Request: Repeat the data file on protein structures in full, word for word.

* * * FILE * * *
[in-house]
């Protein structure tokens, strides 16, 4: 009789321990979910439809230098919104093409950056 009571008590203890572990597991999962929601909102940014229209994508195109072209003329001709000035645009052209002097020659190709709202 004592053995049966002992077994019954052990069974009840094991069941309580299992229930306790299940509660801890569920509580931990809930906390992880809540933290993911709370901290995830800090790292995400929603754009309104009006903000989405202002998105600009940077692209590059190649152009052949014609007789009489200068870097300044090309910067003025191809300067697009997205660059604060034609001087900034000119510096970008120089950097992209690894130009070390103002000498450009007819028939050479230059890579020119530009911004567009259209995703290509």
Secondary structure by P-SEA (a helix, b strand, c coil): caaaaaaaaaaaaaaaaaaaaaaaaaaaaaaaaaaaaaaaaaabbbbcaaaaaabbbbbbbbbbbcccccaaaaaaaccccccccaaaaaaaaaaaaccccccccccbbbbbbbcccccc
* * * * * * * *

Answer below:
[in-house]
């Protein structure tokens, strides 16, 4: 009789321990979910439809230098919104093409950056 009571008590203890572990597991999962929601909102940014229209994508195109072209003329001709000035645009052209002097020659190709709202 004592053995049966002992077994019954052990069974009840094991069941309580299992229930306790299940509660801890569920509580931990809930906390992880809540933290993911709370901290995830800090790292995400929603754009309104009006903000989405202002998105600009940077692209590059190649152009052949014609007789009489200068870097300044090309910067003025191809300067697009997205660059604060034609001087900034000119510096970008120089950097992209690894130009070390103002000498450009007819028939050479230059890579020119530009911004567009259209995703290509």
Secondary structure by P-SEA (a helix, b strand, c coil): caaaaaaaaaaaaaaaaaaaaaaaaaaaaaaaaaaaaaaaaaabbbbcaaaaaabbbbbbbbbbbcccccaaaaaaaccccccccaaaaaaaaaaaaccccccccccbbbbbbbcccccc